It’s a widely remarked phenomenon that liberal-minded reformers such as Carol tend not to fare very well in middle America, particularly during election season. Thomas Frank’s now classic book What’s the Matter with Kansas? (2004) devastatingly analyzed why people in his home state, which in Lewis’s time was staunchly progressive, now consistently vote against their own interests. Politicians who have zero interest in economic relief will talk with great energy about superficial culture war issues; Mike Huckabee, for example, definitely knows exactly whom he’s pandering to by giving his books catchy, down-home titles like God, Guns, Grits, and Gravy (2015).
Pandering is an inevitable part of politicking, of course, and that’s because it works. Not all of the time, and not everywhere, to be sure, but consistently enough that truly craven demagogues can slither into office in tightly contested races. The divisions they exploit aren’t just differences in lifestyle, they’re increasingly becoming alternate versions of reality. That disjunction is what poor Carol keeps bumping up against every time she tries to tell her neighbors about her grand ideas. It’s not that she’s a snob or that her neighbors are stupid, it’s that she doesn’t quite know how to speak the language everyone else is speaking.
At one point in the novel, Carol gets into an argument with her friend Vida, who tells her that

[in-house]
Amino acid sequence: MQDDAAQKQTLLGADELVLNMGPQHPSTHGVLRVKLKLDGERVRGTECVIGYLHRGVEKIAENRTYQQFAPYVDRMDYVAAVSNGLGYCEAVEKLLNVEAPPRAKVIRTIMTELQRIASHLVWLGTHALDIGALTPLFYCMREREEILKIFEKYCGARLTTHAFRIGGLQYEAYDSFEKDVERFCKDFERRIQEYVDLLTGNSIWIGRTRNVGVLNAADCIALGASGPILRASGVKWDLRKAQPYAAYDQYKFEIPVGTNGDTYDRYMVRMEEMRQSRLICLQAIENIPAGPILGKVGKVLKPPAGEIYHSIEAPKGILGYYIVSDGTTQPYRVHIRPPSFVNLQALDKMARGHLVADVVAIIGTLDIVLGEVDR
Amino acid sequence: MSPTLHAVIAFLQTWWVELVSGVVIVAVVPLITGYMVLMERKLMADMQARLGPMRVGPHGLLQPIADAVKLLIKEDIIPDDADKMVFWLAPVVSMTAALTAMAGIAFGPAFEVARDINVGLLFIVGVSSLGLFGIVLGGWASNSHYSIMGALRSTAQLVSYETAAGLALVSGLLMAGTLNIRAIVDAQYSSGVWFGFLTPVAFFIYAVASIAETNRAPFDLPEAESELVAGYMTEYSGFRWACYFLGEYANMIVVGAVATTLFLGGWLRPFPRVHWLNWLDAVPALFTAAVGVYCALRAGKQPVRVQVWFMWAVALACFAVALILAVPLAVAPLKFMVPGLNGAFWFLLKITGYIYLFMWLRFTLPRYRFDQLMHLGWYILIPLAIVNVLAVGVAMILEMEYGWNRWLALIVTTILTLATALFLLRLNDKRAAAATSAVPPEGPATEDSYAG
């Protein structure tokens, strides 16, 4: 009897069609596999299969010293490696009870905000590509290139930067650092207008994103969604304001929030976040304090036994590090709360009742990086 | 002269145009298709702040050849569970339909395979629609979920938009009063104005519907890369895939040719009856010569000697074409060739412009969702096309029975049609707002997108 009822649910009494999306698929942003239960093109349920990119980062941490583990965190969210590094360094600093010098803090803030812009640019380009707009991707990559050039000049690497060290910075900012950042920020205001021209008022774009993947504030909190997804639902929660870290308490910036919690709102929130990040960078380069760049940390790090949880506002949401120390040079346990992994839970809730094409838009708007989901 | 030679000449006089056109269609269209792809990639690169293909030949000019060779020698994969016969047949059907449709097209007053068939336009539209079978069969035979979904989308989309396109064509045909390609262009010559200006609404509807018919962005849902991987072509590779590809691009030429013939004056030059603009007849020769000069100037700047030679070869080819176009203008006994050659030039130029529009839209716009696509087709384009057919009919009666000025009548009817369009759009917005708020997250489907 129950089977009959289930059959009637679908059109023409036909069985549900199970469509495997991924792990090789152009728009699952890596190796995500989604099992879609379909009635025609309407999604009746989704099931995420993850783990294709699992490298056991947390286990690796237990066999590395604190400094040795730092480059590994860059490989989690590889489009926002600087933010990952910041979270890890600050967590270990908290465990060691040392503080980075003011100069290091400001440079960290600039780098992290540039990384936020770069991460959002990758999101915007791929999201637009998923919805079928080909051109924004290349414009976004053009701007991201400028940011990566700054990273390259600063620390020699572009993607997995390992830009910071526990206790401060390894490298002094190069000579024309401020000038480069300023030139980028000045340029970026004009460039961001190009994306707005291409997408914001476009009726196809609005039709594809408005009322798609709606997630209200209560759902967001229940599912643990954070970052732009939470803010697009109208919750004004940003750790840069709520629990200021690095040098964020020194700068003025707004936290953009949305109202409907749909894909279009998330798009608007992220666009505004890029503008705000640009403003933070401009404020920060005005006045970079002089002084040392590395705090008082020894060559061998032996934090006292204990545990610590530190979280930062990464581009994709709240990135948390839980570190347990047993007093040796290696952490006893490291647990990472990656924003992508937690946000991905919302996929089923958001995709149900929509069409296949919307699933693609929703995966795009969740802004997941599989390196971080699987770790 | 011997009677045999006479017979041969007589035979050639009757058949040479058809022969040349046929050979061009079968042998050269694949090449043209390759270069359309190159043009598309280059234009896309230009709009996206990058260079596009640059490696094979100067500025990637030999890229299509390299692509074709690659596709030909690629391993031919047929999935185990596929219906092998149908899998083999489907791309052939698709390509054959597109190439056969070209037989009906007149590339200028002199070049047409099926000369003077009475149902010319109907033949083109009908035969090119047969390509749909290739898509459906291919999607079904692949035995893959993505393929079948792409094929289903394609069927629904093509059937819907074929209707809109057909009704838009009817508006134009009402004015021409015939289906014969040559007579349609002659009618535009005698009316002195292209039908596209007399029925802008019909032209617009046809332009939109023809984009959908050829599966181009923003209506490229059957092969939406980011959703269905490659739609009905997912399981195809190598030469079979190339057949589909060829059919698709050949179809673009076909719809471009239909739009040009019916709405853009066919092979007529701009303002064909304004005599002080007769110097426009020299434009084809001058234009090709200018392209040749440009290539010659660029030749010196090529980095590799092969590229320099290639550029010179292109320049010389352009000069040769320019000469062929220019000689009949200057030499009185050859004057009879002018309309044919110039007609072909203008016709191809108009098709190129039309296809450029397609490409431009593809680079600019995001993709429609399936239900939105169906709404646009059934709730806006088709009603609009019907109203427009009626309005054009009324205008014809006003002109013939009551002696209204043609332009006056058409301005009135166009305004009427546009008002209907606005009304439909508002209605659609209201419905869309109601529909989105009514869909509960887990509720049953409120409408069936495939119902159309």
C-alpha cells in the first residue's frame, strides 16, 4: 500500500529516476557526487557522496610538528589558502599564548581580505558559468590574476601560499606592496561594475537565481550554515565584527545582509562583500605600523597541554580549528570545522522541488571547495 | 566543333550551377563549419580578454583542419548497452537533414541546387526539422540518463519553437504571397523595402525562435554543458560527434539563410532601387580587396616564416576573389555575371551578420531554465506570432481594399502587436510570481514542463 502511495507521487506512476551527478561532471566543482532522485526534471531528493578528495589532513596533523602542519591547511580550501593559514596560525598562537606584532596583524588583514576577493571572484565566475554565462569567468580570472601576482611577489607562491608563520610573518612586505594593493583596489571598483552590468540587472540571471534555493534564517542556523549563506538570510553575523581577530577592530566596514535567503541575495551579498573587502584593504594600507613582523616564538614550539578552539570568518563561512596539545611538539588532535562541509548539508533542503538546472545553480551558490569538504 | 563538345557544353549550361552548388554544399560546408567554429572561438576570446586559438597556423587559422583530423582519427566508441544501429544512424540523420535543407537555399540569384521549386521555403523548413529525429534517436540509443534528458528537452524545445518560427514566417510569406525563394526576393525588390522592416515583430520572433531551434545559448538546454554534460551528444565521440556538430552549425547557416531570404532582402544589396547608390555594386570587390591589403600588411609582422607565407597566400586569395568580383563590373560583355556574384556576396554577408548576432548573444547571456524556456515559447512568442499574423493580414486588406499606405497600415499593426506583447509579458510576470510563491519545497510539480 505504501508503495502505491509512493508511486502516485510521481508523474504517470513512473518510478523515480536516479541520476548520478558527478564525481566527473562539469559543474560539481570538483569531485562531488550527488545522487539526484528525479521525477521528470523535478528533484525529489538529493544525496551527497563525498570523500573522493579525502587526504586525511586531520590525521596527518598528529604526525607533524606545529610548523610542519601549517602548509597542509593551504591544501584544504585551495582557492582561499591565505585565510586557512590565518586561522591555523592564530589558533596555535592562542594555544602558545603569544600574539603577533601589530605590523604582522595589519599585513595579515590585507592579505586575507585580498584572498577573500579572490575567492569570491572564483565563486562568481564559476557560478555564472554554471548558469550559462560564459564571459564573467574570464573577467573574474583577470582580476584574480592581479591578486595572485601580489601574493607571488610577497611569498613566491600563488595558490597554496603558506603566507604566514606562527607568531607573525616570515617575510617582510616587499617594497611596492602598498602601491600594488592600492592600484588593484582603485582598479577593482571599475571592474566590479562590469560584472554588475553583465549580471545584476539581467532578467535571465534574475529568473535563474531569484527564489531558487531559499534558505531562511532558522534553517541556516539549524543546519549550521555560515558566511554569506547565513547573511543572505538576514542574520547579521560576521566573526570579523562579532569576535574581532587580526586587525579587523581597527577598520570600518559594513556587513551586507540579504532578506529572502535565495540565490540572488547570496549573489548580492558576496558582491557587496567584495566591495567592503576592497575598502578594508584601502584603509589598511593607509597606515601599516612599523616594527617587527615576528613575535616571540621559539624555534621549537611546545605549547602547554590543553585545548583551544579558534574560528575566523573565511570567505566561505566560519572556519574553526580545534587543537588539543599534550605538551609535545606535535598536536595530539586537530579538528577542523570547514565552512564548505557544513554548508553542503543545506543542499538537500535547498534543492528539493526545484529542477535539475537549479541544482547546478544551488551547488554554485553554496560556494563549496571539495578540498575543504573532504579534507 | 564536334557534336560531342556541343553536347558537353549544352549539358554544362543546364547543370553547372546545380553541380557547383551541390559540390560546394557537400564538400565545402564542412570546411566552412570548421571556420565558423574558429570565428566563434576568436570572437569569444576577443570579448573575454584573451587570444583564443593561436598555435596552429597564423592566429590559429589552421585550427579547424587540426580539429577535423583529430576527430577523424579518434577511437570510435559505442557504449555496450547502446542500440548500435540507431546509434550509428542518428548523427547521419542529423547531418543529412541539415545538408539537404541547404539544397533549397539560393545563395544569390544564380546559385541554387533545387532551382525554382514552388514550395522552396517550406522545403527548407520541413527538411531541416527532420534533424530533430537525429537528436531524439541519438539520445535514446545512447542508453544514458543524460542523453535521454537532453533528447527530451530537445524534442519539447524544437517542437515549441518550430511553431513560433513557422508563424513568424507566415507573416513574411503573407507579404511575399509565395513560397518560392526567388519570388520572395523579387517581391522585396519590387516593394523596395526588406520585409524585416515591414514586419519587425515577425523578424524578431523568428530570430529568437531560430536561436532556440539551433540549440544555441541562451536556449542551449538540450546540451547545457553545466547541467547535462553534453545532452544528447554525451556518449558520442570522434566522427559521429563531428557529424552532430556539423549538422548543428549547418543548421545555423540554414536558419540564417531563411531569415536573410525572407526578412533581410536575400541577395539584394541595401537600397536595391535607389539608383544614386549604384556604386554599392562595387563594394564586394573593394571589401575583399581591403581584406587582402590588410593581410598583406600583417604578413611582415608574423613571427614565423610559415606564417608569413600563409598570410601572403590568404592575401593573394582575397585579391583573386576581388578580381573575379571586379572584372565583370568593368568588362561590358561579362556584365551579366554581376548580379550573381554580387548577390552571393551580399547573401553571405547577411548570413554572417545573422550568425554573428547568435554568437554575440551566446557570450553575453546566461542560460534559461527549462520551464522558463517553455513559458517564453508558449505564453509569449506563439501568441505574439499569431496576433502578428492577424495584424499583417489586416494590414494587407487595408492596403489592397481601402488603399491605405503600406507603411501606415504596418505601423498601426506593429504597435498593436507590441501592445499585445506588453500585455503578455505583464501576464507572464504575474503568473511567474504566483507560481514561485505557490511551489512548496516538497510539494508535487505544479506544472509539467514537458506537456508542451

people like you and me, who want to reform things, have to be particularly careful about appearances. Think how much better you can criticize conventional customs if you yourself live up to them, scrupulously. Then people can’t say you’re attacking them to excuse your own infractions.
This is the mantra of the political centrist: go along to get along in the hope that you won’t sound like a weirdo and people will start to listen.
Carol interprets the message differently, though: “You must live up to the popular code if you believe in it; but if you don’t believe in it, then you must live up to it!” This is the tightrope the Democratic Party is trying to walk right now, so as not to appear dangerous or threatening and thus alienate the center. It isn’t a terribly promising strategy, but the stakes are so high that there may not be any other option. Maybe Lewis was right after all to cast a cold eye on Main Street’s ability to reform itself.
At the end, Carol ponders what her baby daughter will see in the year 2000, perhaps a worldwide industrial union or airplanes heading to Mars. Dreamer that she is, she forgives herself for her failure to make her town over into what she wanted it to be. “I do not admit that Gopher Prairie is greater or more generous than Europe!” she affirms. “I do not admit that dish-washing is enough to satisfy all women! I may not have fought the good fight, but I have kept the faith.” A hundred years on, it’s still an open question whether keeping the faith will be enough.